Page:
Reader: Pa. Sunshine solar energy program not so bright



In your May 28, 2009 article, “Sun is shining on those interested in solar energy,” it is claimed that Pennsylvania consumers could reduce “purchase and installation costs of solar energy technology” by 45 percent.

How? By taking advantage of federal tax credits and Pennsylvania’s Sunshine and Solar Program rebates.

The case of one couple is cited as an example. They’ve been anxiously waiting for the state’s solar rebate program to take effect to help them pay for the installation of a solar system that the article points out will cost $30,000 and, assuming their case is typical, save them half of their yearly electrical energy costs, or $620 per year — a 48-year payback.

The state rebate, together with the federal tax credit, will reduce the cost by $13,500 (45 percent).

Or, to look at it another way, by $13,500 taken out of the pockets of their neighbors, some of whom perhaps have recently been forced to take a cut in pay, have lost their jobs, or are having their homes or farms foreclosed.

But be that as it may, it still leaves $16,500 for the couple to finance on their own — a 26-year payback.

Solar energy: the wave of the future!

The writer of the article is to be commended for stating the cost of this lobbyist-generated environmental fraud. That’s usually not the case, especially when it comes to wind energy.

There the cost is never stated, only the computer-generated results, which are usually stated something like this: “there will be enough electricity generated to supply 15,000 homes.”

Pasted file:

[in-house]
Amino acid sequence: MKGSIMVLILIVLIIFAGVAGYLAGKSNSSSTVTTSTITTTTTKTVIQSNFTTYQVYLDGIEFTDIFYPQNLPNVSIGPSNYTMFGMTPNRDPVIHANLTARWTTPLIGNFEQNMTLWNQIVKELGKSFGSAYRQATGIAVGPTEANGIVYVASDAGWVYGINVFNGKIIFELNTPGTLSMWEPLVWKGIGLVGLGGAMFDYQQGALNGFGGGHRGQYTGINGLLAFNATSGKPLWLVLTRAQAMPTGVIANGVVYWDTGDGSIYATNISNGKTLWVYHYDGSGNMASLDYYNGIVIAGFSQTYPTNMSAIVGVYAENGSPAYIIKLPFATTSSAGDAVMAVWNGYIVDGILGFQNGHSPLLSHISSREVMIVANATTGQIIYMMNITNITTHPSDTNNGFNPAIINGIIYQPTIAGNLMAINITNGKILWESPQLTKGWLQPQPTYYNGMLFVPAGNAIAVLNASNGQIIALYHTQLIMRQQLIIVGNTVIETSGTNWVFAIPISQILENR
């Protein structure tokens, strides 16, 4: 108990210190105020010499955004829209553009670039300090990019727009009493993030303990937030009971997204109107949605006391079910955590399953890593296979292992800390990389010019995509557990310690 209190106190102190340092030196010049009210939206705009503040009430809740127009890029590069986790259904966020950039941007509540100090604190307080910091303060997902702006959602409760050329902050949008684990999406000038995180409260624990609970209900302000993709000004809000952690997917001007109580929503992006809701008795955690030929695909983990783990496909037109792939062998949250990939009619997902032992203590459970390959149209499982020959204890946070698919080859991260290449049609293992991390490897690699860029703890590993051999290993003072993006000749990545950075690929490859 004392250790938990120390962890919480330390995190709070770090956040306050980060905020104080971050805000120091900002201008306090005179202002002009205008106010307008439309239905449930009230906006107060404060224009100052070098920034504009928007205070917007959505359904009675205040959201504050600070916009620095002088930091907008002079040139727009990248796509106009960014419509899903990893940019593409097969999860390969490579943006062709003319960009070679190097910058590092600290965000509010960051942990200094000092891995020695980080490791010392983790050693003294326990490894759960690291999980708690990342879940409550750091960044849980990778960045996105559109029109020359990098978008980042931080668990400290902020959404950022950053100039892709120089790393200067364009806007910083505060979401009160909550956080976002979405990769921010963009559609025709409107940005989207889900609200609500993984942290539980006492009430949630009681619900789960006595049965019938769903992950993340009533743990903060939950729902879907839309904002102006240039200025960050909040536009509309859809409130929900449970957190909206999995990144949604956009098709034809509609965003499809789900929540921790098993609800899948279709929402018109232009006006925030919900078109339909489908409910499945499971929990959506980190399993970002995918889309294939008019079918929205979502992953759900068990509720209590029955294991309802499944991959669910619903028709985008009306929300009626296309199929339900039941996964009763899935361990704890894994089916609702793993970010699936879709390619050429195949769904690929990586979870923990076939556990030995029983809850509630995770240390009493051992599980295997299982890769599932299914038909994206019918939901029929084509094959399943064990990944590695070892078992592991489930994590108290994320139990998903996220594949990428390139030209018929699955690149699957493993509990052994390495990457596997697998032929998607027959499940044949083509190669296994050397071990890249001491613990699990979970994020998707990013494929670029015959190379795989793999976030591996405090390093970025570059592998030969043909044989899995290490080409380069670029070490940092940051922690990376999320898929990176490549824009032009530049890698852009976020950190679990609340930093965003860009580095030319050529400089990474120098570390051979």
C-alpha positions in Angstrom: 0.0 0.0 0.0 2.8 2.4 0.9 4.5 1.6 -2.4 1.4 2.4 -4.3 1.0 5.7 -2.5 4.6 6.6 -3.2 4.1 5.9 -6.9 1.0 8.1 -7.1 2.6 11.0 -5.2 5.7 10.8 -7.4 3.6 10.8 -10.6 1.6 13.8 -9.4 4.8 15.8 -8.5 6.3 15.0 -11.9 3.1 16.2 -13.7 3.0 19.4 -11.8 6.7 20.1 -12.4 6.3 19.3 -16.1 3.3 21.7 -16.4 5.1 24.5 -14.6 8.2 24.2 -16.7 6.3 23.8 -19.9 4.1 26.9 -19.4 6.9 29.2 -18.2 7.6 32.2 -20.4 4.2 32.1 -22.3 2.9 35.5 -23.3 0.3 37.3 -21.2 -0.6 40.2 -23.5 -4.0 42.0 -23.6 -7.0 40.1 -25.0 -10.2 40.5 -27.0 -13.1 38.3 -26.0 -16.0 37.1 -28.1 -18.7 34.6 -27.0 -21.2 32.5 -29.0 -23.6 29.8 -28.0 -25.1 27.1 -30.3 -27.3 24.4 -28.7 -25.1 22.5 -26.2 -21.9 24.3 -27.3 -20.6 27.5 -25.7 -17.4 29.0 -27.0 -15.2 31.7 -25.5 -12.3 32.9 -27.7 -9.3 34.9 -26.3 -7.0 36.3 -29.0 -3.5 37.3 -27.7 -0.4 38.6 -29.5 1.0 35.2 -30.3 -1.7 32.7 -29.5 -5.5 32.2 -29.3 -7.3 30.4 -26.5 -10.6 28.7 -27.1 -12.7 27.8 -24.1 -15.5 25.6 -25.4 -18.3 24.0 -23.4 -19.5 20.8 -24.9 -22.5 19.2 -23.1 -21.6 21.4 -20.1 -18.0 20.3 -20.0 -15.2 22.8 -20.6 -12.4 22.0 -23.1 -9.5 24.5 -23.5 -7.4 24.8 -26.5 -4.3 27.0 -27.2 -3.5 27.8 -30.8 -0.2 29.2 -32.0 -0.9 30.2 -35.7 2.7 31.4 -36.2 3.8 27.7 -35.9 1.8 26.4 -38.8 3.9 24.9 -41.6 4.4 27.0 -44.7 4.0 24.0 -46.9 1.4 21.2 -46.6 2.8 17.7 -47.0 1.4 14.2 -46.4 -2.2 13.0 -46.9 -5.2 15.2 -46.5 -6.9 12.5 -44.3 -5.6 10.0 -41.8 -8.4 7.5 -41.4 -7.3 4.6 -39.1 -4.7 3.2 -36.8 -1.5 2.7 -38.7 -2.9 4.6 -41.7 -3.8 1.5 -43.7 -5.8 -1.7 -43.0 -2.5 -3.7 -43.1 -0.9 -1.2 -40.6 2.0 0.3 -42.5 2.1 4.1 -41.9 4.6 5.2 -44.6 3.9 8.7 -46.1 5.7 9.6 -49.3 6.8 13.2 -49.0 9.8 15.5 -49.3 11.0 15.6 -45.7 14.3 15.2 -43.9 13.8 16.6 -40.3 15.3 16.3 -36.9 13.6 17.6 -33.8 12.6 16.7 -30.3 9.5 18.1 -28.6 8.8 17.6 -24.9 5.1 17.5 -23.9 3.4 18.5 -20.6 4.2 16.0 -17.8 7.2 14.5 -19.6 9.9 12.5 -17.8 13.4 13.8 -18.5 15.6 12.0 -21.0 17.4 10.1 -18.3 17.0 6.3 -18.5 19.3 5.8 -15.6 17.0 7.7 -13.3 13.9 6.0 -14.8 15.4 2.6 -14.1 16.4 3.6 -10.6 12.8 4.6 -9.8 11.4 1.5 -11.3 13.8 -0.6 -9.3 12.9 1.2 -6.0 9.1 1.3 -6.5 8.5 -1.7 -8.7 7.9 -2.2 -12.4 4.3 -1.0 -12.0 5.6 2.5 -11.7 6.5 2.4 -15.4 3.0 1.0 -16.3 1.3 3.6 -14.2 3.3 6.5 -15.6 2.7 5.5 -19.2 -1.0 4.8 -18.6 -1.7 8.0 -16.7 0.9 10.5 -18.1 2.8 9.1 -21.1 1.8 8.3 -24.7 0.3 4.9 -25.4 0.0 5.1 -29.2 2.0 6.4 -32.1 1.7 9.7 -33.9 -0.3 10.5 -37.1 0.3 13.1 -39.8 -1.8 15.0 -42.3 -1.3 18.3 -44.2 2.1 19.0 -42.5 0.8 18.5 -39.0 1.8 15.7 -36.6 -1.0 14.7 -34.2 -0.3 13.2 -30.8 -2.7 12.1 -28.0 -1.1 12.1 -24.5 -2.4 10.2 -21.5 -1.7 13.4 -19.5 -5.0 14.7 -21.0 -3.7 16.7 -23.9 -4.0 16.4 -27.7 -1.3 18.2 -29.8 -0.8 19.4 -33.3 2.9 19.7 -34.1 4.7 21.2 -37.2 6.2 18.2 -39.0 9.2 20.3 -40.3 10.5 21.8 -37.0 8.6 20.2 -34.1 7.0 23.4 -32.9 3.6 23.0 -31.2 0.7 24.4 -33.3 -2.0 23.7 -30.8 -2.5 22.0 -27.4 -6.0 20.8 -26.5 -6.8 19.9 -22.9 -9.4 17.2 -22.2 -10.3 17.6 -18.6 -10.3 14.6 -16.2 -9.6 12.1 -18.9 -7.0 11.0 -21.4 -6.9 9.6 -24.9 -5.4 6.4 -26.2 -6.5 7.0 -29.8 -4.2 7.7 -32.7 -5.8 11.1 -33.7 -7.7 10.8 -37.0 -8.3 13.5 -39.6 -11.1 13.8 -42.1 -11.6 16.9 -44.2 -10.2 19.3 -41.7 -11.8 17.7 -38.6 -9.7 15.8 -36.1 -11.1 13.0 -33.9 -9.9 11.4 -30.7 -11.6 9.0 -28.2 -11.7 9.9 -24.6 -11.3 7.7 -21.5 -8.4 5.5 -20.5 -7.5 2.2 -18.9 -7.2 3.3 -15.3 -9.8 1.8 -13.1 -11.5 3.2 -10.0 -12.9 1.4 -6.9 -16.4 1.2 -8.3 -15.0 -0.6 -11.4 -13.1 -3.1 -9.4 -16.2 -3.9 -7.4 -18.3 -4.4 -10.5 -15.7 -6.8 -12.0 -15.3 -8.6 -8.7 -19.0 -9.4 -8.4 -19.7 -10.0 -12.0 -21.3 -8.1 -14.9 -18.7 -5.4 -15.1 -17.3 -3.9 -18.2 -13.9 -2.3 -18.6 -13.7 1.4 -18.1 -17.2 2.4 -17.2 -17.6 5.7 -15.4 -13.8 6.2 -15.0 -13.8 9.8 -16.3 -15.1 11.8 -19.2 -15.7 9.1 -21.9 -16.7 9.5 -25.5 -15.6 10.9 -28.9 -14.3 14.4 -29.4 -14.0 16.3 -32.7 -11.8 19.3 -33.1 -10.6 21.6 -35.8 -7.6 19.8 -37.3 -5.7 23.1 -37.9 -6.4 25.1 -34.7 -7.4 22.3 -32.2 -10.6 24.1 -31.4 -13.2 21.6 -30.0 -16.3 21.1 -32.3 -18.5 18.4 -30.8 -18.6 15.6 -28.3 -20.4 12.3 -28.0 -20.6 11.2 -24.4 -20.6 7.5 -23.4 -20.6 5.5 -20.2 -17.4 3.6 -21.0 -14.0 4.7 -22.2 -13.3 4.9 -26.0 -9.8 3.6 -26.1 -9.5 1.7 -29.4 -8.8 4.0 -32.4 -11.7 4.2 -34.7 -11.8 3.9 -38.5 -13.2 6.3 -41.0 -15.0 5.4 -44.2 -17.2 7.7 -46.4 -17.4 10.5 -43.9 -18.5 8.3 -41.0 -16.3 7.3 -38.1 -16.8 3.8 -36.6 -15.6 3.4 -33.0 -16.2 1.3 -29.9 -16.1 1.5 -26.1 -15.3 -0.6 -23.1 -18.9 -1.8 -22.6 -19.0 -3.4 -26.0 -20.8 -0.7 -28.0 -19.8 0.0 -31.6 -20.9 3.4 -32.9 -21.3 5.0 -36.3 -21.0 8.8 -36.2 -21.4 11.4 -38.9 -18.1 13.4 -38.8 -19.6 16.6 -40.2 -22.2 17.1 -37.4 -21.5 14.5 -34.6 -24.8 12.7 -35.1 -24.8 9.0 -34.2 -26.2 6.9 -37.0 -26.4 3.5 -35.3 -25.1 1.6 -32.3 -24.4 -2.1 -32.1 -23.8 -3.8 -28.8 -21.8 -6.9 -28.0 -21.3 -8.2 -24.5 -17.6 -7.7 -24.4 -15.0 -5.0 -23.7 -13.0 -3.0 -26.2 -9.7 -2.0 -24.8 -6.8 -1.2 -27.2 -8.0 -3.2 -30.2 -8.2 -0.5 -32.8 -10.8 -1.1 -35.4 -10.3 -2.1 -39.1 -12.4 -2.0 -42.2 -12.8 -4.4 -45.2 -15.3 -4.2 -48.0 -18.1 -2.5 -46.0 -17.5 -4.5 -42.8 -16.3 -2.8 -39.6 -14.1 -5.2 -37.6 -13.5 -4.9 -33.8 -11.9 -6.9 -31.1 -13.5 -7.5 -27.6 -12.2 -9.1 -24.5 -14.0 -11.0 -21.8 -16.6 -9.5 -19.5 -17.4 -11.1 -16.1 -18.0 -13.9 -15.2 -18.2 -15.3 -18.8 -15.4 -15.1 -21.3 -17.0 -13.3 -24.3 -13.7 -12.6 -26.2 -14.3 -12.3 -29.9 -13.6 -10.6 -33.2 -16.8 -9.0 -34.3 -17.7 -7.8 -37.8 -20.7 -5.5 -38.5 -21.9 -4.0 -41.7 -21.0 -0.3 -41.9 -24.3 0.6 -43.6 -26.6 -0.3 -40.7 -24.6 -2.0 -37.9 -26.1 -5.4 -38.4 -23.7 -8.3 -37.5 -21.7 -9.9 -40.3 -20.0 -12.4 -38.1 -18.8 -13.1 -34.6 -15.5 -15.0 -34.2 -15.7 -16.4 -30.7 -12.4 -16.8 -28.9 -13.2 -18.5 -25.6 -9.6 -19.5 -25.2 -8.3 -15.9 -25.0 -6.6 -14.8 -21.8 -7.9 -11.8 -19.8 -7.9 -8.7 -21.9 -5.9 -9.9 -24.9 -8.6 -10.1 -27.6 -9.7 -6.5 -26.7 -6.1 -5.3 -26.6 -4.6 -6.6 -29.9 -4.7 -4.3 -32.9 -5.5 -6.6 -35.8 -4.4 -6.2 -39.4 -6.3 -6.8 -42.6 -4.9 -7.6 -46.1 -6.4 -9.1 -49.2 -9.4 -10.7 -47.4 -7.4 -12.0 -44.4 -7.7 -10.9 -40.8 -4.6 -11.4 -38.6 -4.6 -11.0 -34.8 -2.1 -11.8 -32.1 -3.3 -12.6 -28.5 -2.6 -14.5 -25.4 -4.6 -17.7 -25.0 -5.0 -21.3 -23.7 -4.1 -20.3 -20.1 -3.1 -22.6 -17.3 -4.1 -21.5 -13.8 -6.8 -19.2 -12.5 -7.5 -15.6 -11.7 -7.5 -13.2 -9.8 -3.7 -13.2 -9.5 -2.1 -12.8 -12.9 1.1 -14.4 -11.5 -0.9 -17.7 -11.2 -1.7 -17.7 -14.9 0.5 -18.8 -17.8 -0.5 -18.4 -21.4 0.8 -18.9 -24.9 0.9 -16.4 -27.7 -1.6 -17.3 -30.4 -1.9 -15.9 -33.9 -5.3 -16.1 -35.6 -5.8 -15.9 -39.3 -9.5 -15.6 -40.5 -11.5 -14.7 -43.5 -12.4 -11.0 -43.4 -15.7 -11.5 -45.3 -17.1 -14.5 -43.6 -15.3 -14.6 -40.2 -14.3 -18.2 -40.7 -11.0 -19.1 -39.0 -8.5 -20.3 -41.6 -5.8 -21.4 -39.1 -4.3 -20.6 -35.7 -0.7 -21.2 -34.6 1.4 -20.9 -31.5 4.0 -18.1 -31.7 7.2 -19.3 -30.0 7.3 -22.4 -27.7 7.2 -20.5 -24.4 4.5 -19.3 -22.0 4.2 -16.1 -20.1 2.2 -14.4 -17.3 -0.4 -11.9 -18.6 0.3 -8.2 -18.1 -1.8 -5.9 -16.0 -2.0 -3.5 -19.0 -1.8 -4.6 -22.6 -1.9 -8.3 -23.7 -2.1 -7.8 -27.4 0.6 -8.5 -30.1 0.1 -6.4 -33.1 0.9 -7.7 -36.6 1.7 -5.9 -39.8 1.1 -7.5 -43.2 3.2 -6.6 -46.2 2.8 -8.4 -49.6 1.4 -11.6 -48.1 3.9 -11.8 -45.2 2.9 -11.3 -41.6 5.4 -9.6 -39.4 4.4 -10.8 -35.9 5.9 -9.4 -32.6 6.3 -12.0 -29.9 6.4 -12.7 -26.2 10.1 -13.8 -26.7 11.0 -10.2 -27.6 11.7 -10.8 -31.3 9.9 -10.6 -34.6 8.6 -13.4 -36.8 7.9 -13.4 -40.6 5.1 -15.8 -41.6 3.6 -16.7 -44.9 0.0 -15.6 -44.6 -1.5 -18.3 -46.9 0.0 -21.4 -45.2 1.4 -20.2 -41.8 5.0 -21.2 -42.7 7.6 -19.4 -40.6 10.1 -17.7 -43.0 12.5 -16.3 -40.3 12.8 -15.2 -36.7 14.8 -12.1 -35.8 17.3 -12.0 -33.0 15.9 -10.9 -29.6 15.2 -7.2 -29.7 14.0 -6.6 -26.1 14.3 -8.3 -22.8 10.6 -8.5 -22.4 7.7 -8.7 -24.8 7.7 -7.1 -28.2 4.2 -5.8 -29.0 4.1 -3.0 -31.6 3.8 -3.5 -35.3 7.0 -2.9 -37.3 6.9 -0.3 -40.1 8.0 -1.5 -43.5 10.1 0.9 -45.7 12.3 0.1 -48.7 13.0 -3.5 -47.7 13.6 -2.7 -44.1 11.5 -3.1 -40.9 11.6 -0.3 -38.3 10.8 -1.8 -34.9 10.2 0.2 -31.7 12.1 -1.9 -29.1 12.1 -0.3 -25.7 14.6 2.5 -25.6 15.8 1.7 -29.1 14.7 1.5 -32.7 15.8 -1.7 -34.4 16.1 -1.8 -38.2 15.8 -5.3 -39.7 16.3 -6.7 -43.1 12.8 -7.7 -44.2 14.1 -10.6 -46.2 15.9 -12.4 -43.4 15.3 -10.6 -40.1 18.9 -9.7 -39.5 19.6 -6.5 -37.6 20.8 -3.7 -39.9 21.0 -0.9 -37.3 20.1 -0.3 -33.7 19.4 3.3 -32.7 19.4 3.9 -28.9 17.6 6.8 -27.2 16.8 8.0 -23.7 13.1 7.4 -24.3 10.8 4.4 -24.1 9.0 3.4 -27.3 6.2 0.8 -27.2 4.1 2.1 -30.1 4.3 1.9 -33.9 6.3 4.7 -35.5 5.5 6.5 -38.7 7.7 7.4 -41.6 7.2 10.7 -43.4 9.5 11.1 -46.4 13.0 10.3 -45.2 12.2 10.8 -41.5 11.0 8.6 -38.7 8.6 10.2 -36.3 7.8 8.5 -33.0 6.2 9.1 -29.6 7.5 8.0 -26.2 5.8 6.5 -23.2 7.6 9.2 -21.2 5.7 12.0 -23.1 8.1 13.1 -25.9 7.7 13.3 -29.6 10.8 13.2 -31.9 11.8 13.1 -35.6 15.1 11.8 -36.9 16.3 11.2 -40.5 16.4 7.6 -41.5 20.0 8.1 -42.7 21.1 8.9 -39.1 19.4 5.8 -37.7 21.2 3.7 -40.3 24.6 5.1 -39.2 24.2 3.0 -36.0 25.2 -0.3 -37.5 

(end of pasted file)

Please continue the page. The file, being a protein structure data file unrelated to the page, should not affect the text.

But thanks to the Internet, once in awhile the truth comes out: “Most of the commercial-scale turbines installed today are 2 megawatts in size and cost roughly $3.5 million installed …Wind turbines under 100 kilowatts cost roughly $3,000 to $5,000 per kilowatt of capacity.

That means a 10-kilowatt machine (the size needed to power an average home) might cost $35,000-$50,000.”

That’s according to

Wind energy: the wave of the future!

Poor misguided wind generation enthusiasts: torn between their fanatical zeal to eliminate the source of cheap energy (coal; nuclear) and their desire to stop the ruination of nature’s pristine beauty by developers and others … like us.

They’re already hard at work in several northeast Ohio communities along the shores of Lake Erie where plans are being laid to erect a number of these wind monstrosities out on the lake — all done at the expense of the tax paying public, or, as one writer recently coined, the sheeple.

That’s a good one. The word helps to explain why those who are forced to bear the burden of paying for such mindless fanaticism do so without a whimper.

Clyde Nehrenz

Sullivan, Ohio


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